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Palm to appeal patent infringement case against Xerox

ROCHESTER, N.Y. (AP) _ Palm Inc. said Friday it will appeal a federal court ruling that it infringed on a Xerox Corp. patent for a handwriting-recognition system used in tens of millions of Palm handheld electronic organizers.

Xerox successfully argued that its scientists invented the ``Unistroke'' software that recognizes one-stroke motions as characters. The Stamford, Conn.-based office equipment company now wants to force Palm and its former parent, 3Com Corp., to pay a windfall in license fees.

Palm, based in Santa Clara, Calif., denied that its Graffiti handwriting technology used in Palm, Handsprings and other handheld devices infringes the Xerox patent. It pledged to appeal U.S. District Court Judge Michael Telesca's ruling here Thursday that Xerox's parent ``is valid and enforceable.''

``Palm will defend itself vigorously and does not intend for this litigation to affect its business strategy or business model nor that of its licensees,'' said Eric Benhamou, chief executive of the struggling handheld computer maker.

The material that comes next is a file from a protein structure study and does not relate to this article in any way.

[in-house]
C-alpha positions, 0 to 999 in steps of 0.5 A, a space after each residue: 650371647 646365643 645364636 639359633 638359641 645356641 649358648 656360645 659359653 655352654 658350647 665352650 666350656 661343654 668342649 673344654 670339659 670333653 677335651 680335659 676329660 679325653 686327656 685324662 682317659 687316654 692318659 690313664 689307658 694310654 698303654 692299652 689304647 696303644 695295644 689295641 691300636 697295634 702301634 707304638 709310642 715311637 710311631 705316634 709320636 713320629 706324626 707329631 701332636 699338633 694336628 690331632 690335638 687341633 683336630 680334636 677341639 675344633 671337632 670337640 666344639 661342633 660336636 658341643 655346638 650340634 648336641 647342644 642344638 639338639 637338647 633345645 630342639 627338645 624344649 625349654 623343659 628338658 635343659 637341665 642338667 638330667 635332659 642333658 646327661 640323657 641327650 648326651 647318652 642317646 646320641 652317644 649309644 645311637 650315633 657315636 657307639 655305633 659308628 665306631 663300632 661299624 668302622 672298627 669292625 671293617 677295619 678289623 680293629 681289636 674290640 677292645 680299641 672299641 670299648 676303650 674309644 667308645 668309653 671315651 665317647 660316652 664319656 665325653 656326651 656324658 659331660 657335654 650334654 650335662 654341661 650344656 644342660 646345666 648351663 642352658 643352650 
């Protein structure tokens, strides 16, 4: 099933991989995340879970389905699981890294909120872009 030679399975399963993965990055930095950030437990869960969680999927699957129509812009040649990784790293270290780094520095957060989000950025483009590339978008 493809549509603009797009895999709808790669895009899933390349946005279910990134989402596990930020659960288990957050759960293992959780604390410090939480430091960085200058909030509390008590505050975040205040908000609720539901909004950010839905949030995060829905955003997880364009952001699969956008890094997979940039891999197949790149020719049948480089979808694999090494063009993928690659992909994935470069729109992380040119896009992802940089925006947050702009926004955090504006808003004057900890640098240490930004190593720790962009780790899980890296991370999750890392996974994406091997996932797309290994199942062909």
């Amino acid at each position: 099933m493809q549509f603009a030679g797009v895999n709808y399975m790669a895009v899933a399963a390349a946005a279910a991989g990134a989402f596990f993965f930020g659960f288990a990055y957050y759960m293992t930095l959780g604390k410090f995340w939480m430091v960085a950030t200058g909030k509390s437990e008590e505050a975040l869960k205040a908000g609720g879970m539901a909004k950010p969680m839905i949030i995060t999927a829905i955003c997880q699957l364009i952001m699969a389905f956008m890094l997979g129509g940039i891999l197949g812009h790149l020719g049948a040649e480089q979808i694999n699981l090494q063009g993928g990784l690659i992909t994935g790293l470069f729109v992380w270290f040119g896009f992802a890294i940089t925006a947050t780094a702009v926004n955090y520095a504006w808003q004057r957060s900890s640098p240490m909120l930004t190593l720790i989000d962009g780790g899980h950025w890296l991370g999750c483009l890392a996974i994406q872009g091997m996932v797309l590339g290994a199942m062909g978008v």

Xerox has moved aggressively to defend against what it sees as technology pilfered from its labs, especially after letting go of inventions such as the computer mouse and laser printer.

The court feud dates back to April 1997, four months after Xerox earned a patent for handwriting recognition. The ruling ends the liability portion of the lawsuit, clearing the way for Xerox to seek damages.

The court would also decide whether Palm can continue to use the technology.

Computer networking company 3Com, which spun off its high-flying hand-held computing device maker last year, maintained that it won't have to pay damages. When it spun off Palm, ``we made sure we would be separated from any consequences'' of the lawsuit, said spokesman Brian Johnson.

The technology in dispute allows users to make simple strokes to enter letters and numbers, enabling them to write words and sentences easily. The invention became a wildly successful part of Palm computers, a machine later copied by Hewlett-Packard Co., Handspring Inc. and others.

Judge Telesca initially denied Xerox's claims in June 2000. But the U.S. Court of Appeals in Washington, D.C., reversed his ruling in October and sent it back to him. Telesca gave no indication of when damages might be decided.

Palm remains the worldwide leading maker of personal digital assistants but is struggling to return to profitability. The economic slump in 2001 led to a sudden drop in demand and a huge inventory glut. In November, the company cut its work force by 16 percent, or 250 employees.
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